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How to Make a Corn Husk Doll - An Old Time Craft
Make Your Own Doll - An Easy Craft for Kids
An easy craft for kids, corn husk dolls are believed to have been made by Native Americans since the beginning of agriculture, more than a thousand years ago. The activity was adopted by the European settlers who carried on the tradition with their children. These dolls delighted our grandmothers and great-grandmothers when they were little girls. They hark back to a time when life was simplier and toys had to made.
Although not quite so pretty or so shapely as those produced from more costly material, they still possess a charm of their own. They generally do not have faces, although sometimes a face is drawn on them. They were much more durable than dolls with joints that could bend and break. The toy could stand up to being hugged enthusiastically and then tossed on the floor. There was no need to worry about damage or breakage from rough play.
Buy Corn Husks in Bulk
Start With Fresh Corn Husks or Buy Them
There are many different methods to make corn husk dolls so go with which ever one is easiest for you. You can use the husks straight from fresh corn, or you can buy them from a craft store. Purchased corn husks are conveniently uniform in size, but will need to be soaked in water to soften them up.
This is a fun craft for kids to make especially when they have to prepare the husks themselves. It makes them feel like they are really part of the construction of the doll and they are more invested in it. Of course getting to eat the corn after shucking it is fun too!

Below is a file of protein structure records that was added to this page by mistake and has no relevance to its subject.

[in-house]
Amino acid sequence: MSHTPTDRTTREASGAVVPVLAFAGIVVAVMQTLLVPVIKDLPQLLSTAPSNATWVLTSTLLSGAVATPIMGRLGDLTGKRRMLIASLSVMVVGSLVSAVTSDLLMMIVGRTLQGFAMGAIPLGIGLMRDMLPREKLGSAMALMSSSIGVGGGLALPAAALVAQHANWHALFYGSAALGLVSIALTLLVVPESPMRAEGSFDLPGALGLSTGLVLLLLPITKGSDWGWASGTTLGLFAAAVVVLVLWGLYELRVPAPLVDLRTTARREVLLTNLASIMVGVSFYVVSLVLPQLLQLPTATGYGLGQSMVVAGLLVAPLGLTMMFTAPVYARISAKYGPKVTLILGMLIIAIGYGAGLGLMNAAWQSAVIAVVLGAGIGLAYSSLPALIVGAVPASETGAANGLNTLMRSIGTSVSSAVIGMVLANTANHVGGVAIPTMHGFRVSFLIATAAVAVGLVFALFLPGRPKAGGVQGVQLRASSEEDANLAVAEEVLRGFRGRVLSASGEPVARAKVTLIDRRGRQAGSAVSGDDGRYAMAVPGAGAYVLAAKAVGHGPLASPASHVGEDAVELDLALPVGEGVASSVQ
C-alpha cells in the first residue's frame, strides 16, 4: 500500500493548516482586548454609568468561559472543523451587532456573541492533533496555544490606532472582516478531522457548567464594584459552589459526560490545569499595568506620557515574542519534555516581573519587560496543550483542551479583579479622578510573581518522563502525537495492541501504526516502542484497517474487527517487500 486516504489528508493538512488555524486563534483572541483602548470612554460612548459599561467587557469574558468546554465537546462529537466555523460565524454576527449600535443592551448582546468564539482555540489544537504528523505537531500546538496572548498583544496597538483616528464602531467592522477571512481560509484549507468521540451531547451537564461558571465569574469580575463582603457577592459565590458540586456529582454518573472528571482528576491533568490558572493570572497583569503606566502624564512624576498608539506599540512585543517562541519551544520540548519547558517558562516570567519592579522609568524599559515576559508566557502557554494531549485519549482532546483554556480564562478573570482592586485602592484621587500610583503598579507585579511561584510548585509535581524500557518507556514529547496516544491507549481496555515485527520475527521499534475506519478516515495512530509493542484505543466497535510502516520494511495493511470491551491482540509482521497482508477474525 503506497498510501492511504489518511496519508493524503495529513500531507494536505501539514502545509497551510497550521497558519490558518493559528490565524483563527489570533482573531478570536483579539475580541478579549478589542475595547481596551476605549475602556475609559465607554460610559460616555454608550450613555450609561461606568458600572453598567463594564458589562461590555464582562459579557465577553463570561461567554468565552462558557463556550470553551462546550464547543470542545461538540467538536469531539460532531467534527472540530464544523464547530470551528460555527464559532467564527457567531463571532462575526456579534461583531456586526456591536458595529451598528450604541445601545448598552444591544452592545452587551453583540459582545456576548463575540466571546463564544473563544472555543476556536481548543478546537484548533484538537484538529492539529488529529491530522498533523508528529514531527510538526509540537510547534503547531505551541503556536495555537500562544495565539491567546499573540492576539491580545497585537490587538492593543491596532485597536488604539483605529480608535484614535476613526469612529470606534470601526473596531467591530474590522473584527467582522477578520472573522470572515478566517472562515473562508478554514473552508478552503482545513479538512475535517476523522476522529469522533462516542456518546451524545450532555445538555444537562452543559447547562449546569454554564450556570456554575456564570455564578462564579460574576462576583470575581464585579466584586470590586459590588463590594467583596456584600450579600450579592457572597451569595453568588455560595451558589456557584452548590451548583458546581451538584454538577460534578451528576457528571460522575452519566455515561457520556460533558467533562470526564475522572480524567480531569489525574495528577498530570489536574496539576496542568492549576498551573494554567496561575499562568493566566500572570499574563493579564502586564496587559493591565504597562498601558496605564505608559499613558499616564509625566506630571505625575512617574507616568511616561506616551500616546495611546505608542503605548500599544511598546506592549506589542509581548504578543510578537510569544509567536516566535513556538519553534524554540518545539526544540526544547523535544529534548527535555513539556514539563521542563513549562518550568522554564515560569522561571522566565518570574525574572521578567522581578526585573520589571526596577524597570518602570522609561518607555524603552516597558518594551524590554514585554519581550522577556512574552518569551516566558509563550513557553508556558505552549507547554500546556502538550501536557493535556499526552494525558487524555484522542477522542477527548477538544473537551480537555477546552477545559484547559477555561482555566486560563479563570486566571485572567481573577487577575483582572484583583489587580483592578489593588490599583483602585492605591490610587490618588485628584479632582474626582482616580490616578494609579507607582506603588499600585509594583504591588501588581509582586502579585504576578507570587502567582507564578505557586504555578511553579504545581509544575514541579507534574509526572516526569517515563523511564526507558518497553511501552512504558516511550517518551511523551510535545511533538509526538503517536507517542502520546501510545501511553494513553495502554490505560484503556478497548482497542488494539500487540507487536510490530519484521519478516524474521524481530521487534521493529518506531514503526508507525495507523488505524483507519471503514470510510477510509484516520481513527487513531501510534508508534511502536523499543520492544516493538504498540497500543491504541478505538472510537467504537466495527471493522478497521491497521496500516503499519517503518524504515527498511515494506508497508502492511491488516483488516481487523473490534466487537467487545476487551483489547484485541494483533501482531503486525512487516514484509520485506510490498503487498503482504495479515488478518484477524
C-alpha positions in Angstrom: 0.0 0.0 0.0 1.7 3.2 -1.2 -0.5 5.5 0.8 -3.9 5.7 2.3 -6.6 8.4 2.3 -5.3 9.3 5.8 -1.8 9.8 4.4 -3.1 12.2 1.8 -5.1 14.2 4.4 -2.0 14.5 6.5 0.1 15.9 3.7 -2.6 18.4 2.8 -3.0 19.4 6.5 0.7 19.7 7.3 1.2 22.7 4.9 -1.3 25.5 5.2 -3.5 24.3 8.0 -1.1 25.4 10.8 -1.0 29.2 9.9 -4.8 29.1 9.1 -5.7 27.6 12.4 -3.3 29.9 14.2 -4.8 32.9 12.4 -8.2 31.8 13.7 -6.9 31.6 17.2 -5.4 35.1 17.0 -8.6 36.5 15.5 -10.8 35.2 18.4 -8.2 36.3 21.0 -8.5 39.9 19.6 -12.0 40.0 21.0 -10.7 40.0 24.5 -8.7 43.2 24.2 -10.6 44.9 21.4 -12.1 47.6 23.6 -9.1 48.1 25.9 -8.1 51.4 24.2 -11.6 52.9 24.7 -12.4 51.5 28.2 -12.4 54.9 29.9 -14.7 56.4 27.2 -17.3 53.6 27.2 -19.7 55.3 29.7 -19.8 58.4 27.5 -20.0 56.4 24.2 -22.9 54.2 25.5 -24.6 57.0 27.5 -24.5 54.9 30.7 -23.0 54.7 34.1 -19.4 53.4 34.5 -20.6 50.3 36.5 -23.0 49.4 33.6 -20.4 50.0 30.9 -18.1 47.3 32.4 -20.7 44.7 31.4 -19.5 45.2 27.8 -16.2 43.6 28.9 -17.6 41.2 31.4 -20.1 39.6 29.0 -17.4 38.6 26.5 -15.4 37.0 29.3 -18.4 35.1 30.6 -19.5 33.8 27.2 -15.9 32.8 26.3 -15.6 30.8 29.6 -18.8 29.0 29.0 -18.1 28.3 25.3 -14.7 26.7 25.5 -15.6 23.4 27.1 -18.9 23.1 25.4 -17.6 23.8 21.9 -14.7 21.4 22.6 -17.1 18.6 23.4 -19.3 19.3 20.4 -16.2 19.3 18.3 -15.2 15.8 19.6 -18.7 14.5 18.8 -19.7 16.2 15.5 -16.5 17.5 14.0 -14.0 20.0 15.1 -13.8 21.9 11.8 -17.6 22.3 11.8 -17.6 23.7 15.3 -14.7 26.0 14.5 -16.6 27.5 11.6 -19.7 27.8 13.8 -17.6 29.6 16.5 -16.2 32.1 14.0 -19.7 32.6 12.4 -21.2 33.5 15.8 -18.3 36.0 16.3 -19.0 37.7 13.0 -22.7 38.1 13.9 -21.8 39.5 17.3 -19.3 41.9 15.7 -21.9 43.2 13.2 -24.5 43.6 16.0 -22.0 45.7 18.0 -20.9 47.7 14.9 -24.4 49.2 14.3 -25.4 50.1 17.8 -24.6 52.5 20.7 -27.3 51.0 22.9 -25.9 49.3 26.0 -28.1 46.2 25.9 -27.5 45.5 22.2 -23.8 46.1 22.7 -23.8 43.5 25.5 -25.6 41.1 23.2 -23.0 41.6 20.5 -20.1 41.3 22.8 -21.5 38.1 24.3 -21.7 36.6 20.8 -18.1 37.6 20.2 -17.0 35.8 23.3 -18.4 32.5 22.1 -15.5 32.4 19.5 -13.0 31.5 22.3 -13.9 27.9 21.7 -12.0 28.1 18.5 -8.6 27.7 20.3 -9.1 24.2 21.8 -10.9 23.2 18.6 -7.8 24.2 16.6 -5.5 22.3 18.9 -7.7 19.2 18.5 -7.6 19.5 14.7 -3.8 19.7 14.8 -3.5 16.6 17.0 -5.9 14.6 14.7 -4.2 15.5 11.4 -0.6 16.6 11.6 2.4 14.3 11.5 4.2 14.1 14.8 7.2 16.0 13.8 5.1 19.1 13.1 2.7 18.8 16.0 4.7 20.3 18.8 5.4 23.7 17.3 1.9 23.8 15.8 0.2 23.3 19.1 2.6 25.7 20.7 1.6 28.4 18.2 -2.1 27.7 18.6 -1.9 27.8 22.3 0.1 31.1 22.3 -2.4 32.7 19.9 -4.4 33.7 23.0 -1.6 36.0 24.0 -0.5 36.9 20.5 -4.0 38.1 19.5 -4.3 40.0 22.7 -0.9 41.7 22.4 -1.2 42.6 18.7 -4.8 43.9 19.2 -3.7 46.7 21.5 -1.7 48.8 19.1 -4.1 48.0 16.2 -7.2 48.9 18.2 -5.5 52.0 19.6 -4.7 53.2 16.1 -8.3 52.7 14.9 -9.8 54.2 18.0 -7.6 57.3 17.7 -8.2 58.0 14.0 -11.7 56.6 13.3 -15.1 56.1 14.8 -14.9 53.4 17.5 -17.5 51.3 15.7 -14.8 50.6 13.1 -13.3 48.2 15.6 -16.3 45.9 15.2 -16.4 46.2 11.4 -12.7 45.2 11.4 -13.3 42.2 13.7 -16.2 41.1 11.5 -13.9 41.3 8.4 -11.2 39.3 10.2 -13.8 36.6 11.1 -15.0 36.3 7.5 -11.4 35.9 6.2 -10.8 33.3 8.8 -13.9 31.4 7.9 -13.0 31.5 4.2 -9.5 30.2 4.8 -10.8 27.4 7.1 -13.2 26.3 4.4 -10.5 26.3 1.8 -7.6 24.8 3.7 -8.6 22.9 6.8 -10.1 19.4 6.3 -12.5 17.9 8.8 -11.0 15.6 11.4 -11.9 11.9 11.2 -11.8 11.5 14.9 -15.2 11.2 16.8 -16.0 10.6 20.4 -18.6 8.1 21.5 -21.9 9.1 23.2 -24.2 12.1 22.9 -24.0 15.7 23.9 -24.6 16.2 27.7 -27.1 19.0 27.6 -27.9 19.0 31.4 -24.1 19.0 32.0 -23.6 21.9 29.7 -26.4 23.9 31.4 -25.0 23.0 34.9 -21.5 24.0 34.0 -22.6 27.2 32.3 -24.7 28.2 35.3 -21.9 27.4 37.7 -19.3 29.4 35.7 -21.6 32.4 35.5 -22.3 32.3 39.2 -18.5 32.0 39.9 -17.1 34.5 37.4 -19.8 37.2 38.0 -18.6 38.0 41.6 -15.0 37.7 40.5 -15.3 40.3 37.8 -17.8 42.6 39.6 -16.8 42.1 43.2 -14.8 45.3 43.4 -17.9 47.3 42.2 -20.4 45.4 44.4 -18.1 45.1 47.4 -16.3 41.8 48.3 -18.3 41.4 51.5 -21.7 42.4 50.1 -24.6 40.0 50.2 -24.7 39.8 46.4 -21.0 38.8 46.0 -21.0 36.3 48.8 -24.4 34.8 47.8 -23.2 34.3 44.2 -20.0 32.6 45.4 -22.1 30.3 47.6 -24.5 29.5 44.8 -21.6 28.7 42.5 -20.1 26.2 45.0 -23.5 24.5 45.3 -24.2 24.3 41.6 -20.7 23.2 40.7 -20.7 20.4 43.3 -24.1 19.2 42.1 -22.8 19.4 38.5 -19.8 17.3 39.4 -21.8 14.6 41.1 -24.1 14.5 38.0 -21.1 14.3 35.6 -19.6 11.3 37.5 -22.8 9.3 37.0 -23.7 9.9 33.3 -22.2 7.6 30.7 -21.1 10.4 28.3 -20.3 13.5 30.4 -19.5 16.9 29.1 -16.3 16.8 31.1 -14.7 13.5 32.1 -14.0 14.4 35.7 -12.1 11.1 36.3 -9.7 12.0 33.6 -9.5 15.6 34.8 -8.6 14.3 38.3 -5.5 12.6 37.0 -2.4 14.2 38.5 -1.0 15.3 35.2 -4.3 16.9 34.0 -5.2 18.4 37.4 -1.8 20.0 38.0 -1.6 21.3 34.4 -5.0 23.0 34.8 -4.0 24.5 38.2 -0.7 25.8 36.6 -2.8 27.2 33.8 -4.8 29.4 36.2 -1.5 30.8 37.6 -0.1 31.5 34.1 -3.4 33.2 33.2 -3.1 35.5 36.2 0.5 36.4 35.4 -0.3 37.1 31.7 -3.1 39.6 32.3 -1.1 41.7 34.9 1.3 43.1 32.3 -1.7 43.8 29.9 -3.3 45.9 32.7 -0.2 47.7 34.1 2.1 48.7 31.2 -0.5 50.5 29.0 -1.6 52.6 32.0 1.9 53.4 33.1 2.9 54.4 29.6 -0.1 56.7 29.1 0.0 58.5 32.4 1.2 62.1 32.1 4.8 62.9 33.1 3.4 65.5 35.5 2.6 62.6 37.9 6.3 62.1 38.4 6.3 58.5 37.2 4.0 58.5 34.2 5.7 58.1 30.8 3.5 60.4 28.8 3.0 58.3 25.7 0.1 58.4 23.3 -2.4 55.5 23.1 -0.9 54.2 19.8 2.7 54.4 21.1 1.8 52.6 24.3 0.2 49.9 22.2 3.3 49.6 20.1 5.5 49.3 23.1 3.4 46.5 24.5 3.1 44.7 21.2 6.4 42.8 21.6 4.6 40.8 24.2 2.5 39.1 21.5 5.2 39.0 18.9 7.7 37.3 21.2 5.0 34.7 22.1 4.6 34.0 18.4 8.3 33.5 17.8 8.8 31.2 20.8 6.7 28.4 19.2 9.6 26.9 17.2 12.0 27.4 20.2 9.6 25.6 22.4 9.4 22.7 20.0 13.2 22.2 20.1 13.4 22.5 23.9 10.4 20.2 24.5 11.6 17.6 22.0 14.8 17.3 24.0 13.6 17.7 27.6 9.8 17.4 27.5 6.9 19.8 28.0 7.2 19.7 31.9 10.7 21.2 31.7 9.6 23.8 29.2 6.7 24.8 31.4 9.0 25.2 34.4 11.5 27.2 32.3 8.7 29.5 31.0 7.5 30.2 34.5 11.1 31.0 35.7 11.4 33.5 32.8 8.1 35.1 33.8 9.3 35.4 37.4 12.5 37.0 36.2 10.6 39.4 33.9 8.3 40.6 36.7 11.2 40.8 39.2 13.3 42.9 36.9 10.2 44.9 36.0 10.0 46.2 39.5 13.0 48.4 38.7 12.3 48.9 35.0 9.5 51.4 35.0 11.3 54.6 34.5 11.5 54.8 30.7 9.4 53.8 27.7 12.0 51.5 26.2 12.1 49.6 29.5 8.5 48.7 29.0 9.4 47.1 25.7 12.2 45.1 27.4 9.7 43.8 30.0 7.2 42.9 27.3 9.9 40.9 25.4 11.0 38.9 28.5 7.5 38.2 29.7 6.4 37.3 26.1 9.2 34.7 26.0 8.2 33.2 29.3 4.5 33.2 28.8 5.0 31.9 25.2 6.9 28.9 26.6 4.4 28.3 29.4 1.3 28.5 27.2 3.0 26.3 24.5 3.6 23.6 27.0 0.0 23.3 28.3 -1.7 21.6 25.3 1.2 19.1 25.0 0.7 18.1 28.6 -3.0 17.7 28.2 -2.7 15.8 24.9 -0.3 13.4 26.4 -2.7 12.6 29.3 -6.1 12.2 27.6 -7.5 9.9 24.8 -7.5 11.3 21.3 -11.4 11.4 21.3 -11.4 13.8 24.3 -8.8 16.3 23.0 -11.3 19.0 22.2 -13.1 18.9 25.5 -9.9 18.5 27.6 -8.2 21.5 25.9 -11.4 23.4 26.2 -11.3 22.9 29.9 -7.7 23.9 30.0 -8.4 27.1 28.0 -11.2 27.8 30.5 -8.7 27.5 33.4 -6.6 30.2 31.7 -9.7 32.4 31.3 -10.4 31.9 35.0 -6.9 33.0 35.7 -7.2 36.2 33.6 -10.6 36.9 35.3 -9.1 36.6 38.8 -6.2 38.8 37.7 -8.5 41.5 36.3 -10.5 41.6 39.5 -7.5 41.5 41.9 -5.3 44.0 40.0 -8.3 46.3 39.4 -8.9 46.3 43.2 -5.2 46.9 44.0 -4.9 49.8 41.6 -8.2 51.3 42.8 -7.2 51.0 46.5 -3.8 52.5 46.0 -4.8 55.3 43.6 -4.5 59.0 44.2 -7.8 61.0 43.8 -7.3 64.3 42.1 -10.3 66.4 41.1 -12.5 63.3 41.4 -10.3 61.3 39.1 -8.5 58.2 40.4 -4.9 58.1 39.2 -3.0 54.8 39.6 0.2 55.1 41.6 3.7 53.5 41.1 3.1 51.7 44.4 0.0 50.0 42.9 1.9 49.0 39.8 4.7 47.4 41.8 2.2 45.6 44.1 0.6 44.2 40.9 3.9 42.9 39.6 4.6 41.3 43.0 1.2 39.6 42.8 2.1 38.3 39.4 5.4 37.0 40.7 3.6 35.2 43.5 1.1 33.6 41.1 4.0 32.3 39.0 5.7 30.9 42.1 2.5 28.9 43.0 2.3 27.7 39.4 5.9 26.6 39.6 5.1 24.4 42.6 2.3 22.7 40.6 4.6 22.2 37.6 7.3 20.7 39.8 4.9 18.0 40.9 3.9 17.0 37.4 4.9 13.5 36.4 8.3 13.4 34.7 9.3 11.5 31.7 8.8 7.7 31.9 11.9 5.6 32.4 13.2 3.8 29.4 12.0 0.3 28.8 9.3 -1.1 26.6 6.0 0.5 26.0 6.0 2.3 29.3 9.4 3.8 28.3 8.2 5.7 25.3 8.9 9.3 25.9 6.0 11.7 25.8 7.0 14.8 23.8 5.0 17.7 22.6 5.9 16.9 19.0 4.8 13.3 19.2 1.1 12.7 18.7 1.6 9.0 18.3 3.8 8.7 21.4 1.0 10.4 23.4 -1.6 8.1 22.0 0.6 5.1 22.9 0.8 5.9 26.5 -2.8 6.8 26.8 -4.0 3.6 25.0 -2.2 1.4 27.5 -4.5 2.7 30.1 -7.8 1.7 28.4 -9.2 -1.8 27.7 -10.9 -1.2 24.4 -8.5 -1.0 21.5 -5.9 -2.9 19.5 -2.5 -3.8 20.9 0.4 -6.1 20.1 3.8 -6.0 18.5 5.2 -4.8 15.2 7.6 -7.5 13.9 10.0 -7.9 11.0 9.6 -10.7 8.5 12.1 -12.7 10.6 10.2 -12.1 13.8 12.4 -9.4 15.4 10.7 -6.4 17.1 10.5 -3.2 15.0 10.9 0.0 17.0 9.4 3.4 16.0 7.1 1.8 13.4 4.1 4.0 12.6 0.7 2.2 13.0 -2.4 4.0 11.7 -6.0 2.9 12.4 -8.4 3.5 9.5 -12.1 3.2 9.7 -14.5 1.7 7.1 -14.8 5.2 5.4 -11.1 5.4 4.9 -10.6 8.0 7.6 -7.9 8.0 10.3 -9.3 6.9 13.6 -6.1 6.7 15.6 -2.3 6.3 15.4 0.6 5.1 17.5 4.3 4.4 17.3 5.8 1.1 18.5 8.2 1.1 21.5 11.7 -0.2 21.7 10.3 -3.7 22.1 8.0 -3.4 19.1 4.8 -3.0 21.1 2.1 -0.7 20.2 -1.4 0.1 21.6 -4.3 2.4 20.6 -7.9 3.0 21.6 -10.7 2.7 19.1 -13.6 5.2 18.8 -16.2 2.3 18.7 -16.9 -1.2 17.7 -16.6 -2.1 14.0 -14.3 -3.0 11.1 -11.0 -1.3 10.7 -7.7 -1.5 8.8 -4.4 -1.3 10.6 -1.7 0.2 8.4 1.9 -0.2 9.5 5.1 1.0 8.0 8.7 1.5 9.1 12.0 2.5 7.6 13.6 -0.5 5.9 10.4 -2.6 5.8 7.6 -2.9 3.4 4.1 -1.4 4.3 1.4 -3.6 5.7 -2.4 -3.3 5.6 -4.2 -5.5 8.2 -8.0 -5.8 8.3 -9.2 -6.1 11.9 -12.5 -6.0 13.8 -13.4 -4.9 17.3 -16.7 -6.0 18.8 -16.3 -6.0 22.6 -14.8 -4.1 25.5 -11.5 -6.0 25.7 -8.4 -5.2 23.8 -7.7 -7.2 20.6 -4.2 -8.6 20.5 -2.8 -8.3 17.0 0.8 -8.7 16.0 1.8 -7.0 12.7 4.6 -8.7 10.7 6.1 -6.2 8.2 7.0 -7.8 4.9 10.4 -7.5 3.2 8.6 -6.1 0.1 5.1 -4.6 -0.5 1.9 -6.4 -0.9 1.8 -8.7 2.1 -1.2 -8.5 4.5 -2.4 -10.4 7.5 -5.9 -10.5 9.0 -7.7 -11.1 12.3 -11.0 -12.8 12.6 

Step by Step Instructions
Remove the husks from several large ears of corn, and from those select the softest ones which grow closest to the ear. It is important that the husks be soft and maleable otherwise they will crack and break apart.
Place the stiff ends of two husks together, fold in a lengthwise strip, and wind it around the ends as shown in the picture.
Then select the widest husk you can find, fold it across the center over a strong piece of string.
Draw the string in, and tie it securely.
Place this piece entirely over the husks that were wound in Step One, bring them down smoothly and tie with thread underneath to form the head and neck.
To make the arms divide the husks below the neck in two equal parts.
Fold together two or more husks and insert them in the opening to form the arms.
Hold the arms in place with one hand, while using your other hand fold alternately over each shoulder several layers of husks, allowing them to extend down the front and back. When the doll is plump enough, use your best husks for the topmost layers and wrap the waist with strong thread, tying it securely.
Next divide the husks below the waist and make the legs by neatly wrapping each portion with string, and trim them off evenly at the feet. Finally, twist the arms once or twice, tie with string, and trim them off at the hands. If you want to draw a face, you can use a felt pen.
See a Demonstration
The author, Anne Freels, has been crafting since she was a teenager. She is now a full time artist designing and selling her own designs.